[Footnote 50: "On the Sunday night before Christmas, a British subject named Tom Jackson Edgar was shot dead in his own house by a Boer policeman. Edgar, who was a man of singularly fine physique, and both able and accustomed to take care of himself, was returning home at about midnight, when one of three men standing by, who, as it afterwards transpired, was both ill and intoxicated, made an offensive remark. Edgar resented it with a blow which dropped the other insensible to the ground. The man's friends called for the police, and Edgar, meanwhile, entered his own house a few yards off. There was no attempt at concealment or escape; Edgar was an old resident and perfectly well known. Four policemen came.... The fact, however, upon which all witnesses agree is that, as the police burst open the door, Constable Jones [there are scores of Boers unable to speak a word of English who, nevertheless, own very characteristic English, Scotch, and Irish names] fired at Edgar and dropped him dead in the arms of his wife, who was standing in the passage a foot or so behind him."—FITZPATRICK'S The Transvaal from Within.]
[Footnote 51: For particulars of these events the reader is referred to The Transvaal from Within.]
[Sidenote: The Uitlanders' petition.]
Within three months of his return Lord Milner cabled the masterly statement in which he endorsed the petition of the Uitlanders with the memorable words: "The case for intervention is overwhelming." Like the Graaf Reinet speech, this despatch of May 4th was written at white heat, but the opinions which it expressed were in no less a degree the mature and measured judgments of a mind fully informed upon every detail germane to the issue. So much is this the fact that all that is essential for the full comprehension of the second Reform Movement at Johannesburg—the salient features of which have been outlined above—is to be found within the limits of this brief and notable State document:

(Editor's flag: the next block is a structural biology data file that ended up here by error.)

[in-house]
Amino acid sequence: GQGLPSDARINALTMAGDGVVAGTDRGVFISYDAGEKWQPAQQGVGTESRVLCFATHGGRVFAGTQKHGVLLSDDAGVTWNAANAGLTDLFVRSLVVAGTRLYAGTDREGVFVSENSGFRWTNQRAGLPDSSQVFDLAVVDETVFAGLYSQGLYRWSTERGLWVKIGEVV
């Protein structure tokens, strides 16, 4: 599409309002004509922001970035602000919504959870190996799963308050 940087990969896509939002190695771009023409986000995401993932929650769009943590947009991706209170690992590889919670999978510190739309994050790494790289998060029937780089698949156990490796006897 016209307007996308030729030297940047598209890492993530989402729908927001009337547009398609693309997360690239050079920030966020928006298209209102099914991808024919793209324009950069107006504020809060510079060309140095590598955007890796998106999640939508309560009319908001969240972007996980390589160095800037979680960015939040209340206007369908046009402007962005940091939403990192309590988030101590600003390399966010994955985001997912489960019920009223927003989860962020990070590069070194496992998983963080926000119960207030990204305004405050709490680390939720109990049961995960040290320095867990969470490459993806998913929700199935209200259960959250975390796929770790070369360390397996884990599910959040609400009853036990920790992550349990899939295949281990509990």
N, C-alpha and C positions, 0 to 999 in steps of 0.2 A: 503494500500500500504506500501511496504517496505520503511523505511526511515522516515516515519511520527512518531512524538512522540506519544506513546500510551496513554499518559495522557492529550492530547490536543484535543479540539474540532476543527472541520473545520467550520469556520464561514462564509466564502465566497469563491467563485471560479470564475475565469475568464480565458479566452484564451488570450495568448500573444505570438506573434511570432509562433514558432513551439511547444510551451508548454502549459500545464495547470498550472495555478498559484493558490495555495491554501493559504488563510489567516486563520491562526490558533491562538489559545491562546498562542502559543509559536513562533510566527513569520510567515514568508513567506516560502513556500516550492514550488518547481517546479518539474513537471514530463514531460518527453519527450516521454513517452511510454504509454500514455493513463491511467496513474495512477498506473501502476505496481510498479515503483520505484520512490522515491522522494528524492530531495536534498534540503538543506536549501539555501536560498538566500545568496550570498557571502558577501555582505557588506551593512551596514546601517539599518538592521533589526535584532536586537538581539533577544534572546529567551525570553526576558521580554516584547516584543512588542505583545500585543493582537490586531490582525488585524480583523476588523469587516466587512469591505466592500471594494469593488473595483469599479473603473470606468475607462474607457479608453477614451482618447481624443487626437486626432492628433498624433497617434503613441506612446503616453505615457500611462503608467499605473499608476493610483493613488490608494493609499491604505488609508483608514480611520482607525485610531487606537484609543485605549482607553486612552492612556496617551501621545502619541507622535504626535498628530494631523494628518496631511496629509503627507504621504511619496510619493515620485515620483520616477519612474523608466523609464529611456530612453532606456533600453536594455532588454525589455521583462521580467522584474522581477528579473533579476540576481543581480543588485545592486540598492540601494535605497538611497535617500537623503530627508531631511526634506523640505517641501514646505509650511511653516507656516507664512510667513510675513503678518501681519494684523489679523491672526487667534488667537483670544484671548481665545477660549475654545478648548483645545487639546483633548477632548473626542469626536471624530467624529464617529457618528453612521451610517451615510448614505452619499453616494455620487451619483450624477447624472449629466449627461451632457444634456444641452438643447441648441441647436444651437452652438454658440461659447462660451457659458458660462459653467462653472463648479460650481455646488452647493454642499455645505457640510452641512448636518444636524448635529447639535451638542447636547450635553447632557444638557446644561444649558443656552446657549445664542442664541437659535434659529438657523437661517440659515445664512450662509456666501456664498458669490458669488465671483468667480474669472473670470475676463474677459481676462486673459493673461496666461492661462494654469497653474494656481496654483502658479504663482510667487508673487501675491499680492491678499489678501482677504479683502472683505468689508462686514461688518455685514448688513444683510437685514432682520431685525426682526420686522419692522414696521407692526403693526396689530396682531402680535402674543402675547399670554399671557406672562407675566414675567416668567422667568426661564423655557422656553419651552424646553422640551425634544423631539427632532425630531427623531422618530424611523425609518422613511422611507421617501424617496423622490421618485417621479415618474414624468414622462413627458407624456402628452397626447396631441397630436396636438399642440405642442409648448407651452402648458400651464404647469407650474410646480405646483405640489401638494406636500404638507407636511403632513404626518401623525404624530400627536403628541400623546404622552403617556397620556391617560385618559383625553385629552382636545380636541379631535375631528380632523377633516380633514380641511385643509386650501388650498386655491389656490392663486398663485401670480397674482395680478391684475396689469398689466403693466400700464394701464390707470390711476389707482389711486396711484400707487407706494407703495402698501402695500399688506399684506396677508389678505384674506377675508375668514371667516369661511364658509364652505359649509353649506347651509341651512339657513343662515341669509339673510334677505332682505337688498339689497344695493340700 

[Footnote 52: The petition, with its 21,684 signatures, reached Lord Milner through Sir W. (then Mr.) Greene, the British Agent at Pretoria, on March 27th. It was forwarded by the High Commissioner to England in the mail of March 29th. The same ship, the Carisbrook Castle, carried Dr. Leyds, who was returning to Europe after a visit to Pretoria. Sir W. Greene had returned to South Africa in the same ship with Lord Milner (February 14th), and had stayed at Government Cottage (Newlands) with him for some days, discussing Transvaal matters, before proceeding to Pretoria on February 19th.]
[Sidenote: The intervention despatch.]
"Having regard to the critical character of the South African situation and the likelihood of an early reply by Her Majesty's Government to the Petition, I am telegraphing remarks which under ordinary circumstances I should have made by despatch. Events of importance have followed so fast on each other since my return to South Africa, and my time has been so occupied in dealing with each incident severally, that I have had no time for reviewing the whole position.
"The present crisis undoubtedly arises out of the Edgar incident. But that incident merely precipitated a struggle which was certain to come. It is possible to make too much of the killing of Edgar. It was a shocking and, in my judgment, a criminal blunder, such as would have caused a popular outcry anywhere. It was made much worse by the light way in which it was first dealt with by the Public Prosecutor and then by the judge at the trial. By itself, however, it would not have justified, nor, in fact, provoked the present storm. But it happened to touch a particularly sore place. There is no grievance which rankles more in the breasts of the Uitlander population than the conduct of the police, who, while they have proved singularly incompetent to deal with gross scandals like the illicit liquor trade, are harsh and arbitrary in their treatment of individuals whom they happen to dislike, as must have become evident to you from the recurrent ill-treatment of coloured people. There are absolutely no grounds for supposing that the excitement which the death of Edgar caused was factitious. It has been laid to the door of the South African League, but the officials of the League were forced into action by Edgar's fellow-workmen. And, the consideration of grievances once started by the police grievance, it was inevitable that the smouldering but profound discontent of the population who constantly find their affairs mismanaged, their protests disregarded, and their attitude misunderstood, by a Government on which they have absolutely no means of exercising any influence, should once more break into flame.